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Tuesday, January 13, 2009

West Bend School Board - Jackson property condemnation and your tax $$$

I sat in on the School Board work session last night. Alan Marcuvitz, an attorney with Michael Best and Friedrich, explained the eminent domain property condemnation law and process to the board last night. To his credit, he was a very knowledgeable man, spent much time on explaining law thoroughly, and gave excellent examples.

Supt. Pat Herdrich gave a prediscussion disclaimer speech, stating that she did not want the public to be "misinformed" and think they were making plans behind the taxpayers backs. She further said that these were "simply informational sessions" to prepare the Board for future negotiations.

The discussion progressed with Q&A between the Board members and Atty. Marcuvitz, assuming the referendum goes through as proposed. Unfortunately, there was never any mention made of a PLAN B. No thoughts, ideas, discussion on Jackson school issues if the referendum FAILS.

The basic gist of the procedure is this:

1. The eminent domain process would take place under statute 32.06. The full explanation can be read here and states that two requirements must be met: a) Public purpose and b) Just compensation (private property cannot be taken unless just compensation is made.)
2. This statute requires the district to make an initial offer to the land owner (who is a developer in this case, though the property location was never disclosed) by obtaining an appraisal (that the District pays for) from a qualified source.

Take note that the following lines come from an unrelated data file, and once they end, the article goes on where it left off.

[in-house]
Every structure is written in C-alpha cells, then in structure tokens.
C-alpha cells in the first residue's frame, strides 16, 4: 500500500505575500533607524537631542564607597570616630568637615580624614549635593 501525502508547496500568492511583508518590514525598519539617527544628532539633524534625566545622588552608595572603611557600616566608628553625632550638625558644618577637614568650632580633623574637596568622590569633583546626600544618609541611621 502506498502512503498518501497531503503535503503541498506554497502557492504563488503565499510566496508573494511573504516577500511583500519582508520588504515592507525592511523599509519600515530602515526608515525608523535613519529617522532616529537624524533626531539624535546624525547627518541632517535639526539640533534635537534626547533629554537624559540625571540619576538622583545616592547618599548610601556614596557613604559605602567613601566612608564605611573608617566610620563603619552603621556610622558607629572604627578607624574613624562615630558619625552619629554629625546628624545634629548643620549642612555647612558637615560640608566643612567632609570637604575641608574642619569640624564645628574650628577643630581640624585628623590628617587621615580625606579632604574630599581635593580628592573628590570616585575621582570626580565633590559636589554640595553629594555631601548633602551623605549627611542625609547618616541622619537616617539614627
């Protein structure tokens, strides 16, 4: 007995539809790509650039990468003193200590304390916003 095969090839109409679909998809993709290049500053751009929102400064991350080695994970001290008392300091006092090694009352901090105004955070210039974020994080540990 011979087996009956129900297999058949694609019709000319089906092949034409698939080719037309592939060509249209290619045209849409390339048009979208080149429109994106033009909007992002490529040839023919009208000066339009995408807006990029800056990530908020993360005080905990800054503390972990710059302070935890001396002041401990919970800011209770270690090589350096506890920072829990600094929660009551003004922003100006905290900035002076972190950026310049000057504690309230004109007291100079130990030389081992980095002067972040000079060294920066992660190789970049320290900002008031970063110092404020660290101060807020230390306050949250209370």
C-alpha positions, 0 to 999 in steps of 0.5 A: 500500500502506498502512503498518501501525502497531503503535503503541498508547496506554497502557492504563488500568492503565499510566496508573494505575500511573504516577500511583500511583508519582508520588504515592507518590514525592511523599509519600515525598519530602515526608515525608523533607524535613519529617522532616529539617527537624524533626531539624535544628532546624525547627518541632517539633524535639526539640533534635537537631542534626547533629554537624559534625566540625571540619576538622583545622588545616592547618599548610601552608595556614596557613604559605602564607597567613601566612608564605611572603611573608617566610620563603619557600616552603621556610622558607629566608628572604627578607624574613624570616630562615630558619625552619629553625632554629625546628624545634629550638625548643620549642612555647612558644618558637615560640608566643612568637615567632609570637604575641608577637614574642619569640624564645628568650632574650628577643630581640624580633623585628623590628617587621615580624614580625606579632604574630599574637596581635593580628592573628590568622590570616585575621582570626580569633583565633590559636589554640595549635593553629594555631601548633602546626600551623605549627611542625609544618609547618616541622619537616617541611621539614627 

3. The property owner then obtains an appraisal of their own choosing (which the District also pays for).
4. The property owner and the District then enter into negotiations using the figures of the appraisals to come to an agreement on Fair Market Value.
5. Should this procedure fail, they go to formal eminent domain proceedings by petitioning the court for condemnation.
6. The petition falls on the County Condemnaation Committee, who makes a decision on the price.
7. If no reconciliation is achieved, it goes to a jury trial, during which time the District can move forward or reject the project.

John Duwell questioned the right of the property owner to reject the eminent domain/condemnation process. The Kelo vs. New London case was brought up, citing that the property own would most likely be unsuccessful in putting a stop to it.

The entire project can take from 6 to 8 months, possibly up to 1 year, to acquire the property. Mediation is generally required by a judge, who usually appoints a mediator of his choice.

Legal fees could run as much as $10,000 to the District.

Atty. Marcuvitz maintained that appraisals should be sought from someone who is not an employee of the district and should never be the negotiator.

He further cautioned that if the District would negotiate privately (not using eminent domain process) with the land owner, the land owner has six months to file a claim for additional compensation. Furthermore, lis pendens could also be pursued.

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